An Israeli occupation planning committee has delayed granting further approval to the construction of 9,000 settlement units north of the occupied Jerusalem in the wake of an outcry from the Palestinians and the international community over the project.
Israel’s Jerusalem District Planning Committee on Monday claimed that the delay in the four new settlement projects was due to a survey ordered to be conducted first to determine the environmental impact of the major project, a process that will likely take months, if not a year, to conclude.
The proposal for the construction of thousands of settler units for ultra-Orthodox Jews on the grounds of the disused Atarot airport in the occupied East Jerusalem had received preliminary approval on November 24 by the occupation municipal committee.
Critics believe the proposed construction of such a huge number of settler units between East Jerusalem and the Palestinian city of Ramallah in the occupied West Bank will further dim any hopes for a future Palestinian state.
The delay came just a day after Israeli transportation minister, Miri Regev, approved the four new settlement projects in the West Bank.
The settlement expansion plan in Atarot was drawn up several years ago. However, it had been frozen on more than one occasion due to international political pressure rejecting the construction of settlements in the territories occupied in 1967.
The plan resurfaced in February when Israel’s transport ministry approved a controversial proposal to extend a train line from Tel Aviv into the occupied Old City of East Jerusalem.
More than 600,000 Israelis live in over 230 settlements built since the 1967 Israeli occupation of the Palestinian territories of the West Bank and East Jerusalem.
Emboldened by US President Donald Trump’s all-out support, Israel has stepped up its settlement construction activities in defiance of United Nations Security Council Resolution 2334, which pronounced settlements in the West Bank and East Jerusalem “a flagrant violation under international law.”
Much of the international community regards the Israeli settler units in the occupied lands as illegal.
For its part the Palestinian Ministry of Foreign Affairs and Expatriates today welcomed the international position rejecting Israeli settlements and the American pressure to stop the construction of a settlement at Jerusalem airport land in Qalandia, north of occupied Jerusalem.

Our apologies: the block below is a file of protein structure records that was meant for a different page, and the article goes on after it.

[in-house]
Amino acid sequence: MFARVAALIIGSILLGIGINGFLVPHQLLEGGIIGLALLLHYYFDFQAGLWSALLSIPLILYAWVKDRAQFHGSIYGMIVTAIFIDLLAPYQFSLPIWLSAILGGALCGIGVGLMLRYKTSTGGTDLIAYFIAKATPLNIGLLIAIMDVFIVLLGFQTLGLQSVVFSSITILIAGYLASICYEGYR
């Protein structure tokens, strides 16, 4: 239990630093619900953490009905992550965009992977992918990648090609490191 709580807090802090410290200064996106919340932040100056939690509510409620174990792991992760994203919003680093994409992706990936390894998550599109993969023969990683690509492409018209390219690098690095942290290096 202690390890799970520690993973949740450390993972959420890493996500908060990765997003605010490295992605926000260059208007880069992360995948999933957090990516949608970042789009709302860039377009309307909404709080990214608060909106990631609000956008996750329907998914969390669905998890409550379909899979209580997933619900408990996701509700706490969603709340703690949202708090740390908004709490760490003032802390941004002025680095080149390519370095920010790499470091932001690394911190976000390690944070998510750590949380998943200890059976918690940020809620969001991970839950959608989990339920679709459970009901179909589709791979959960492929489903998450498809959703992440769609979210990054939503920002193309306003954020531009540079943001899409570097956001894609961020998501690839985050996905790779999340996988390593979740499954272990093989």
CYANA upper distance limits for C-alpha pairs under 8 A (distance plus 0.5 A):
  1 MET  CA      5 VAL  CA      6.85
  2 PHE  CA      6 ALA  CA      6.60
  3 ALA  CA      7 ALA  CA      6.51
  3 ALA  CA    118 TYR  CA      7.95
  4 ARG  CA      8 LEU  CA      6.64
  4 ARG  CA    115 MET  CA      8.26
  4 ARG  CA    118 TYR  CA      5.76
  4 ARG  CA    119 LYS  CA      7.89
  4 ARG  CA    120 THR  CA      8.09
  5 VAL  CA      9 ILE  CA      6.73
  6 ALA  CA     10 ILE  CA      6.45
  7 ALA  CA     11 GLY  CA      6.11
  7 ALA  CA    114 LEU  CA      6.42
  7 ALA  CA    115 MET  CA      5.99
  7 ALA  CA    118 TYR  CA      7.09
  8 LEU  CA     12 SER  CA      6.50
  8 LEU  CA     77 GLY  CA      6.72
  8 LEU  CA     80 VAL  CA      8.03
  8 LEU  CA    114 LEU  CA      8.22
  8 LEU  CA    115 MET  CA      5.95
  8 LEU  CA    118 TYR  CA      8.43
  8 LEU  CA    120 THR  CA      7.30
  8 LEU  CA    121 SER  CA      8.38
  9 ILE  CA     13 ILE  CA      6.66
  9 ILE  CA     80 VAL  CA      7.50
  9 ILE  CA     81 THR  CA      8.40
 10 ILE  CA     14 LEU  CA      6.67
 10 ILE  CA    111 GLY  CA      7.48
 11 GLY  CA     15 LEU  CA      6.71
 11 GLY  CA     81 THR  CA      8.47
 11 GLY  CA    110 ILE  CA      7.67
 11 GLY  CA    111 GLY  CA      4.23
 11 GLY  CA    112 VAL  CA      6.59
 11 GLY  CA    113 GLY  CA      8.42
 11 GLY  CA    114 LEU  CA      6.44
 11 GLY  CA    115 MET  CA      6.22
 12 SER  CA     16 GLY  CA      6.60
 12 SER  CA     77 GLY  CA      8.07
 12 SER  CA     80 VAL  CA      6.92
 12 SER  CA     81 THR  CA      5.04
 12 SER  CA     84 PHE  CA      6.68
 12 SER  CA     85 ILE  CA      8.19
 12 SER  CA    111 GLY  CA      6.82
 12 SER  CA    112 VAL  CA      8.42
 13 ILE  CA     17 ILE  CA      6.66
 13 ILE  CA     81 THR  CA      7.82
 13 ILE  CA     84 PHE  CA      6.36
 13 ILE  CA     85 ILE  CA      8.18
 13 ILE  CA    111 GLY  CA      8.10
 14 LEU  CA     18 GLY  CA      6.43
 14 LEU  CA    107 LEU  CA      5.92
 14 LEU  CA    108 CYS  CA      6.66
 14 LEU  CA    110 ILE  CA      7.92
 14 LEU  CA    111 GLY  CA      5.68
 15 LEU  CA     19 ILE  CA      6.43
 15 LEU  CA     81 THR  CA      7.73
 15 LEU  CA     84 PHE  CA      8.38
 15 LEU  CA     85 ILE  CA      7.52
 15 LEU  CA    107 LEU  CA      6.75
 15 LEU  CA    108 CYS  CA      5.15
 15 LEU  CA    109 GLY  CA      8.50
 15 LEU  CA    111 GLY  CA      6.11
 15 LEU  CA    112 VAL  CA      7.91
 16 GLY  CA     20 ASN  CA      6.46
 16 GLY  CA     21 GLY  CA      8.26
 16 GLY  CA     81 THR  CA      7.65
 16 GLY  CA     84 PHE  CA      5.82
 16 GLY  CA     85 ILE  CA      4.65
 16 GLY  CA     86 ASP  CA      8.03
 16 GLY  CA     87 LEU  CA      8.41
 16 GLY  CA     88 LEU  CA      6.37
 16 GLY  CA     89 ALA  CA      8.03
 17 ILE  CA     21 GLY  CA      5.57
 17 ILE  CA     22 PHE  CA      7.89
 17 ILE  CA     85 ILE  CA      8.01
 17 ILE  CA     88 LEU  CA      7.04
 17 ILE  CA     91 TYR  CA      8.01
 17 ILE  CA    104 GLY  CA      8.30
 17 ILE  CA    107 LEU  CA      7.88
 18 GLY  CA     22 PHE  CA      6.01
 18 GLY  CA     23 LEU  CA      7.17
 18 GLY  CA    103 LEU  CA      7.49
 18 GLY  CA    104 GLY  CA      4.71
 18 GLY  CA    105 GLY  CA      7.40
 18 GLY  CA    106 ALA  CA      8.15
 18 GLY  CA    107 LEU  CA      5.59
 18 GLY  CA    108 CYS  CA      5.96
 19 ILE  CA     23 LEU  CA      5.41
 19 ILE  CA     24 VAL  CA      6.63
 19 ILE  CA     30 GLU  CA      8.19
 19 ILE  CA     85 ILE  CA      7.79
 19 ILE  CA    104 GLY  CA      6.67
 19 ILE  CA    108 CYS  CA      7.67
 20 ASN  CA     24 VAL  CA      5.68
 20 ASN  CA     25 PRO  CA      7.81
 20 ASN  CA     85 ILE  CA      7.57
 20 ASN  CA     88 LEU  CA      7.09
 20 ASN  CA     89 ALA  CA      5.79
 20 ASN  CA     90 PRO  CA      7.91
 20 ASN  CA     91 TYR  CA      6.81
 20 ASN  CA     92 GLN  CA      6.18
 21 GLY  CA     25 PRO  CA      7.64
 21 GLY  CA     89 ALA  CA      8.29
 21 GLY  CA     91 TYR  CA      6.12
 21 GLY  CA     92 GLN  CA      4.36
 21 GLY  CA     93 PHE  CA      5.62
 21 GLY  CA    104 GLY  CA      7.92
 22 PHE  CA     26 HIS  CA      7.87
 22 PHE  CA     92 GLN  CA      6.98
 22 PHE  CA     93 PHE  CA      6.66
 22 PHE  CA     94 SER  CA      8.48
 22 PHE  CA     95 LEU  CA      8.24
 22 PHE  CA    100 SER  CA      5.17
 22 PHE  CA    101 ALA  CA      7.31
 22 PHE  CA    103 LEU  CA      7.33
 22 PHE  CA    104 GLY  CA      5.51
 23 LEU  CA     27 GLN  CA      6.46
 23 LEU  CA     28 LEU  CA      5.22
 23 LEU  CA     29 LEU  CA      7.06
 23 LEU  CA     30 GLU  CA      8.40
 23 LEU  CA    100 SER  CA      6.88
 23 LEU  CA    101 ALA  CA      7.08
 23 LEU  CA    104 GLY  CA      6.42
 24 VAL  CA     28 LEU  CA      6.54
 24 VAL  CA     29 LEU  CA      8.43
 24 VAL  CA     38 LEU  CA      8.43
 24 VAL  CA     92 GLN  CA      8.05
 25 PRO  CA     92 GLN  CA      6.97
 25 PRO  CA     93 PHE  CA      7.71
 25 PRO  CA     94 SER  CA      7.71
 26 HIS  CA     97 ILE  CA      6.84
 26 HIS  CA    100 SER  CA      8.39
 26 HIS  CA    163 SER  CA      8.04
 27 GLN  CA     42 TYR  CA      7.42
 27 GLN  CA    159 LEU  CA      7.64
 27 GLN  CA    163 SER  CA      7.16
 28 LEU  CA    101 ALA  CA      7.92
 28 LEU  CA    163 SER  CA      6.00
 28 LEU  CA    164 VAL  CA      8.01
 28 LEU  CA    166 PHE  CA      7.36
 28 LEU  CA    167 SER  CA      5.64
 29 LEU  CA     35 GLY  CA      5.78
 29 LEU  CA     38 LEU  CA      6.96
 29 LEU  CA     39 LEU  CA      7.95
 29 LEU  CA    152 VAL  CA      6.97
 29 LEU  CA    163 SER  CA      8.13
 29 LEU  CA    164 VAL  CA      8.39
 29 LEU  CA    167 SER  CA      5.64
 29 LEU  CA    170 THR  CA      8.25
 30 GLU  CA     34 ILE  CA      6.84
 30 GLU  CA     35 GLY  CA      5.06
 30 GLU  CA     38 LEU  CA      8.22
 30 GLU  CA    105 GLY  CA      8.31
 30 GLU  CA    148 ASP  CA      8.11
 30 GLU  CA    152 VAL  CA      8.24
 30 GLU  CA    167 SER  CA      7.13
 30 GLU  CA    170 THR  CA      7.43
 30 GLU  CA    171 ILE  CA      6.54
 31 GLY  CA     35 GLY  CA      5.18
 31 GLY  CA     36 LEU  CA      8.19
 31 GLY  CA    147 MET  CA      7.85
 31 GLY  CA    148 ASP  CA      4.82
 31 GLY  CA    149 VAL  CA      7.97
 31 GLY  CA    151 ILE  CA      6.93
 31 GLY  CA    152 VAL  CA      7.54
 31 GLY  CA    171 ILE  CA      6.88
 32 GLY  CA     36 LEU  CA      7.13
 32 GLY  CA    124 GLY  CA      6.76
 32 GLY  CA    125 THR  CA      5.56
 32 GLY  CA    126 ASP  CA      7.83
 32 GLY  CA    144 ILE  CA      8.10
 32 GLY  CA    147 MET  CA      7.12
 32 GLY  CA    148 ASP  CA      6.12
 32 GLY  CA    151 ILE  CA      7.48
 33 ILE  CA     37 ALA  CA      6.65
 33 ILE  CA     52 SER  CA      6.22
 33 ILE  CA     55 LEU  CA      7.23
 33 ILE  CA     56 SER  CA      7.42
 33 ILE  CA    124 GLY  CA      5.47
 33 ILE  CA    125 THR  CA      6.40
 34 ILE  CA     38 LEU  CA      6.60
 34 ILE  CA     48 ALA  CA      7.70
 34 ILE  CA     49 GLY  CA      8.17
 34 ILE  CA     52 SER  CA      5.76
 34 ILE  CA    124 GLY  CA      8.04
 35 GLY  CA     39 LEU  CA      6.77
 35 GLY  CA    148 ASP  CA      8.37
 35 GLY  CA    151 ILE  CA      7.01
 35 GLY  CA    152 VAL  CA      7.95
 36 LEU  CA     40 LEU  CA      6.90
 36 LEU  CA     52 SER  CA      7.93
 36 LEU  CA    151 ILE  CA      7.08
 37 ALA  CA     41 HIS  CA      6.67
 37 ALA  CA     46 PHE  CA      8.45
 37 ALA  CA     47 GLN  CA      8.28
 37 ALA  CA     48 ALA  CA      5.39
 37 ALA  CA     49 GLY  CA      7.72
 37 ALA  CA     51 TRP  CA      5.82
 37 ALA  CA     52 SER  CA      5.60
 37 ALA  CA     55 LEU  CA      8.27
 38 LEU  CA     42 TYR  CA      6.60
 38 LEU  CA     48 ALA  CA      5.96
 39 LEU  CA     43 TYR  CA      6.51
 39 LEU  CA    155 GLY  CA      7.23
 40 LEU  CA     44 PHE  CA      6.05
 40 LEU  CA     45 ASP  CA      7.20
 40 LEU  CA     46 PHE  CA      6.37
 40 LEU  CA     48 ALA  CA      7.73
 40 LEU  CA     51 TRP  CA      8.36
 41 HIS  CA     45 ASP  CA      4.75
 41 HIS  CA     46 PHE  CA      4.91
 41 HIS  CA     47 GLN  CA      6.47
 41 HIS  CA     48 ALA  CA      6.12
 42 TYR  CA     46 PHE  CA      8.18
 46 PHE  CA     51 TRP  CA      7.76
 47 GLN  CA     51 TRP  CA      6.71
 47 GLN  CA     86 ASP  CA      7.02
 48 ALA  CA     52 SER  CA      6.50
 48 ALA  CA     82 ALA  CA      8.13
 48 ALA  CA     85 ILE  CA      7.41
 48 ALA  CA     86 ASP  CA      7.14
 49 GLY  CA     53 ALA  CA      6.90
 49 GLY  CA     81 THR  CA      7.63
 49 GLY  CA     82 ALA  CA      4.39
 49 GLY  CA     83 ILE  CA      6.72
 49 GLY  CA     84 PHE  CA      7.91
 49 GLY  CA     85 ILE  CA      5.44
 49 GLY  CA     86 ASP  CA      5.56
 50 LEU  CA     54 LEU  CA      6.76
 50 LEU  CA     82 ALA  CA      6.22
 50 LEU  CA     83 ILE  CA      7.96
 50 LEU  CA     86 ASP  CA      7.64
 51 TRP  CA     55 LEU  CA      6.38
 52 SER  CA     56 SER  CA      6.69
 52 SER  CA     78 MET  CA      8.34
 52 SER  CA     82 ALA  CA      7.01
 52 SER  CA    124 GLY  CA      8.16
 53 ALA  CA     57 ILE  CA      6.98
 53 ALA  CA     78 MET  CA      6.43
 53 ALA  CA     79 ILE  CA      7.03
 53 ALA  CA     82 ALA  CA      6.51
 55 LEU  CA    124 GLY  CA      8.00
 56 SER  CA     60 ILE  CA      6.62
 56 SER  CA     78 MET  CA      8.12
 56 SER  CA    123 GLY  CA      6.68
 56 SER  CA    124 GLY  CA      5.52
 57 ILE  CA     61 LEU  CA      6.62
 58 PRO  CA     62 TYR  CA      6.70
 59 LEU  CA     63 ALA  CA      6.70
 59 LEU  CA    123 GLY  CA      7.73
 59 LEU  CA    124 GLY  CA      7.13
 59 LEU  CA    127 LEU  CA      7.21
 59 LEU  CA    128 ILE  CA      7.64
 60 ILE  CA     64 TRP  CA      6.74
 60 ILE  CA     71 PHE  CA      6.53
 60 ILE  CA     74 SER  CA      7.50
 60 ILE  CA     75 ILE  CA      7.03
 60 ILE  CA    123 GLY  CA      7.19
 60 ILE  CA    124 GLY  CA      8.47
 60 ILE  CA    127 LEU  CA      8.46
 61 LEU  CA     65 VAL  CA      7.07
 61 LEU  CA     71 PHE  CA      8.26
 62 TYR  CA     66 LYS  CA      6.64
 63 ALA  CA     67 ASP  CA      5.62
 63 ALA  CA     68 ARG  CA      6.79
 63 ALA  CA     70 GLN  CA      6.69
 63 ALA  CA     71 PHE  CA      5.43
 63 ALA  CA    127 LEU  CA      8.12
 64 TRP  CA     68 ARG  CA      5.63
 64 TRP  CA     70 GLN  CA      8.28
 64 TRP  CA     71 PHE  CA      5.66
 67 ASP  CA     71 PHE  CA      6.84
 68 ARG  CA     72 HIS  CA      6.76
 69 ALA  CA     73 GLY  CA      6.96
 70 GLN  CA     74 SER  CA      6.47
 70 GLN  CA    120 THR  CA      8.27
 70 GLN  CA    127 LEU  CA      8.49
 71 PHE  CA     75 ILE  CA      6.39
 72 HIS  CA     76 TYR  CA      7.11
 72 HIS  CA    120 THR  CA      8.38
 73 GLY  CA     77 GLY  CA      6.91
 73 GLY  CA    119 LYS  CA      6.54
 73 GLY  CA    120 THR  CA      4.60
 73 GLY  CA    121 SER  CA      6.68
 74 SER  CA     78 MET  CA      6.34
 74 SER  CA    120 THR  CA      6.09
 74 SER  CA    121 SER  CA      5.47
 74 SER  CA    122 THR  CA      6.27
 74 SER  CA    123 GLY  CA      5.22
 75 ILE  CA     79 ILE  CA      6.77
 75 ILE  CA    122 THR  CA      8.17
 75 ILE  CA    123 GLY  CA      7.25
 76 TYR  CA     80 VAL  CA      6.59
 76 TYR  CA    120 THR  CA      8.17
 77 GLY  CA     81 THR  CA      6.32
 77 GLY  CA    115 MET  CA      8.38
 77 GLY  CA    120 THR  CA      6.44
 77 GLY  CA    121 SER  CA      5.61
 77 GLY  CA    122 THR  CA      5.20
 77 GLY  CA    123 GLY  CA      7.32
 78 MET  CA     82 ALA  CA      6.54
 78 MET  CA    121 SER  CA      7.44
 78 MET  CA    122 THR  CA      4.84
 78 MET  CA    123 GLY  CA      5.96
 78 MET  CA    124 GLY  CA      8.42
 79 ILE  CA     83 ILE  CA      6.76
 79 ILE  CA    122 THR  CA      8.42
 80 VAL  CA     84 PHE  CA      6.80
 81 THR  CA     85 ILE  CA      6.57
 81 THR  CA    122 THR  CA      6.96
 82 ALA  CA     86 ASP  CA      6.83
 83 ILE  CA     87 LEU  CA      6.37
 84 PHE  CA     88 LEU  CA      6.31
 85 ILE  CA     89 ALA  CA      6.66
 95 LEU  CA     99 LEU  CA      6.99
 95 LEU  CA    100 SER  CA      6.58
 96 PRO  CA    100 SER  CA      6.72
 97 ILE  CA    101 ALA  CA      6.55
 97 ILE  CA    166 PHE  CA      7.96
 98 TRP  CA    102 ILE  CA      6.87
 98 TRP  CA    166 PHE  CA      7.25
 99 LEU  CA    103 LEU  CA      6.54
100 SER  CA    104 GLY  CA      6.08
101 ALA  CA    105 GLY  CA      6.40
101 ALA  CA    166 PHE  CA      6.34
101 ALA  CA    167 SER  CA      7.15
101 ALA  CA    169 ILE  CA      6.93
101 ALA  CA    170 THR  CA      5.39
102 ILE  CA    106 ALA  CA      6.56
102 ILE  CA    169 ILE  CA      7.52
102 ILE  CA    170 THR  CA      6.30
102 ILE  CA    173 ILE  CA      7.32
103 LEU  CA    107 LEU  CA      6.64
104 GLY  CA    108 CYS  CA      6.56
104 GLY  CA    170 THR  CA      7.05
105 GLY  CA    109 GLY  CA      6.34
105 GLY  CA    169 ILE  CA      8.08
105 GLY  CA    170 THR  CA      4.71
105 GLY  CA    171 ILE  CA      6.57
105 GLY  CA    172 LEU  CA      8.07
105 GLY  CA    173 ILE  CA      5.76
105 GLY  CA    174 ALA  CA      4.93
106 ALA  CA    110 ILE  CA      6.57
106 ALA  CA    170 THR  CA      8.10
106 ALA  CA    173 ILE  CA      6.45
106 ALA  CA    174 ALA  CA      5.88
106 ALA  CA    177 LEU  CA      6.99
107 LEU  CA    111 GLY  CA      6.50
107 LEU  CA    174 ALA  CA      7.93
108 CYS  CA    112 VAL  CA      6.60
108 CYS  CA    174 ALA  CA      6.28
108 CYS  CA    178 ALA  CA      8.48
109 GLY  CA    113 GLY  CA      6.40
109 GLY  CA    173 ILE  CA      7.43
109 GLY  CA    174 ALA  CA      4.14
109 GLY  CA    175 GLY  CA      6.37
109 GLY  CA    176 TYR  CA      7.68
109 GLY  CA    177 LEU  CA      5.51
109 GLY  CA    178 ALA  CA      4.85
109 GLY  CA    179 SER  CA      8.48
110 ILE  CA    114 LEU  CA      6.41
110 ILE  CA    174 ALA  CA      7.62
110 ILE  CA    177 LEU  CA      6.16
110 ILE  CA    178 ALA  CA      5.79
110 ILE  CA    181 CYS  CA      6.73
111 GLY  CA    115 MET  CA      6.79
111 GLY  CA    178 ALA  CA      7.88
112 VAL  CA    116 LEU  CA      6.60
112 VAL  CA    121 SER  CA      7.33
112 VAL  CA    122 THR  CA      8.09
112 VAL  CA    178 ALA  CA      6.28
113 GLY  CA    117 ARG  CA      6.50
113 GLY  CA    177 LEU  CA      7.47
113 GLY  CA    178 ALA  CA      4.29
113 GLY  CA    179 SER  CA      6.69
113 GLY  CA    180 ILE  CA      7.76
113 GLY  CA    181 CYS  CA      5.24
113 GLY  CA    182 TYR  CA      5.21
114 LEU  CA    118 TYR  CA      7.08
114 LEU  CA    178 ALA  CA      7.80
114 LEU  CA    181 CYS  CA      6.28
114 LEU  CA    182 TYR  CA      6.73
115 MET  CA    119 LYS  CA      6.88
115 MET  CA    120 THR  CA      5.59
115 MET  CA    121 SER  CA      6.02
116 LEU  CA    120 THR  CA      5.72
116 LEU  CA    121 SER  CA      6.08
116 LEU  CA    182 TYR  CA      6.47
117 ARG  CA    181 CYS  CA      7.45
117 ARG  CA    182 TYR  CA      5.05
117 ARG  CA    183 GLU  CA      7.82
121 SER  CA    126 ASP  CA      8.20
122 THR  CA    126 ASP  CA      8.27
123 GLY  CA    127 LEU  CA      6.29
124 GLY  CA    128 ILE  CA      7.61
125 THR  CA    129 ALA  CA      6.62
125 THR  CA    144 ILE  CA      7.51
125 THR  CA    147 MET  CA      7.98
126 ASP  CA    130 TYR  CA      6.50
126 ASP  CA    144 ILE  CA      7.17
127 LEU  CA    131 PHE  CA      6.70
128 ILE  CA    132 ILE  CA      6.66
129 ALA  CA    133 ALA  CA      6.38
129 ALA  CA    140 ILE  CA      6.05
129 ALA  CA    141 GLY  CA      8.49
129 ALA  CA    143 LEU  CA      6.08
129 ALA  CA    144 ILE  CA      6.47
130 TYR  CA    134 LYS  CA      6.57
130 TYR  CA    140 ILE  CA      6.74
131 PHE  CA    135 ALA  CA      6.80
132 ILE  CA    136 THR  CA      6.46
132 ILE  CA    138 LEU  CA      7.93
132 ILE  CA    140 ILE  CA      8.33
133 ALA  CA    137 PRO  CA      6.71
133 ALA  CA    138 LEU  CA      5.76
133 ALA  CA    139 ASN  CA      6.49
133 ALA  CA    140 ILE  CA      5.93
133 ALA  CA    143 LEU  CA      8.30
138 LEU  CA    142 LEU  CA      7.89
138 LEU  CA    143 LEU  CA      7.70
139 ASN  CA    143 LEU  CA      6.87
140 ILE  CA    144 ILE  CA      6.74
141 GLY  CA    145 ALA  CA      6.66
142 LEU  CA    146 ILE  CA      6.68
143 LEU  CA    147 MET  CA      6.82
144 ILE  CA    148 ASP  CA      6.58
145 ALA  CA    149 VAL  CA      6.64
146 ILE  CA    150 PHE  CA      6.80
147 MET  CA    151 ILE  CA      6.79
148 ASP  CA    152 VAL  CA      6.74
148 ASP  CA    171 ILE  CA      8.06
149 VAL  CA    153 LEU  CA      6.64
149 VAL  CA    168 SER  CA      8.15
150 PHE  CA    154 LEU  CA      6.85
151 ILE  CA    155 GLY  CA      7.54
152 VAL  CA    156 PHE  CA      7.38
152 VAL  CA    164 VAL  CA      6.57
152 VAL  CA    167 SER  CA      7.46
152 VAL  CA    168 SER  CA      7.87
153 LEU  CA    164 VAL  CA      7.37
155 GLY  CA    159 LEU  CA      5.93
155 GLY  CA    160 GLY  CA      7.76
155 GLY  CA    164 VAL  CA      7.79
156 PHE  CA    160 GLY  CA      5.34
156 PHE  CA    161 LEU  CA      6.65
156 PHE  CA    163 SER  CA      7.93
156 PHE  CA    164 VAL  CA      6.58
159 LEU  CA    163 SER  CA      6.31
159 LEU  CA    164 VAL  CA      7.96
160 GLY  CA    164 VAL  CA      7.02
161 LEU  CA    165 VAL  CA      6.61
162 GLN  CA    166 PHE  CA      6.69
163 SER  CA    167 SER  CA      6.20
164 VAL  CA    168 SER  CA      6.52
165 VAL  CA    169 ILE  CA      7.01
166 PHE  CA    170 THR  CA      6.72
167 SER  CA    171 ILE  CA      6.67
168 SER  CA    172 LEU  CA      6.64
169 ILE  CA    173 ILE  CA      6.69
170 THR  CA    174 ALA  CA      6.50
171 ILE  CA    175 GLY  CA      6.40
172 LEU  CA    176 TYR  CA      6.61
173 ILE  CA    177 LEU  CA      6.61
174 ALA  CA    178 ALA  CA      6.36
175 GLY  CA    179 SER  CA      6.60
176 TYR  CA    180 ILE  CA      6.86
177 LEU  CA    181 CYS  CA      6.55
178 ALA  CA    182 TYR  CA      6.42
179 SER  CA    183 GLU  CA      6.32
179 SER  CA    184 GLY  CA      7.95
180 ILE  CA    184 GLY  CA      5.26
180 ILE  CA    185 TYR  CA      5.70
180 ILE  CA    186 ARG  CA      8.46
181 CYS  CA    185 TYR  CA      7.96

The ministry considered in a statement these positions as an “important practical step in the right direction,” urging “more international efforts for the success of confidence-building measures to restore the political horizon for resolving the conflict and to create the atmosphere for launching a real peace process” based on international peace references and United Nations resolutions.
It stressed the need for these steps to achieve this goal, foremost of which is the re-opening of the US Consulate in Jerusalem.
The Ministry warned against Israel’s deceiving attempts regarding its settlement projects in general, and at Jerusalem airport in particular, especially since the Israeli Construction and Housing Committee postponed the approval of this settlement project and did not cancel it, which means Israel wants to wait until a time comes to proceed with its settlement plan after the international reaction subsides.
It said that “this apprehension is evident from the statement made by Israeli Foreign Minister Yair Lapid, who spoke frankly that Israel has no intention to cancel the project when he said that the Israeli government will develop a construction plan for the Atarot (Jerusalem airport) area that will not lead to a diplomatic crisis with the United States, which means that the Israeli occupation government will continue to gradually convince the US of this project and it will not back down from it because it is convinced that this would not cause a crisis with the United States.”
The ministry said the occupation bulldozers continue to work to prepare the infrastructure for this settlement project which will separate Jerusalem from its Palestinian surroundings from the northern side and puts obstacles in the way of the two-state solution.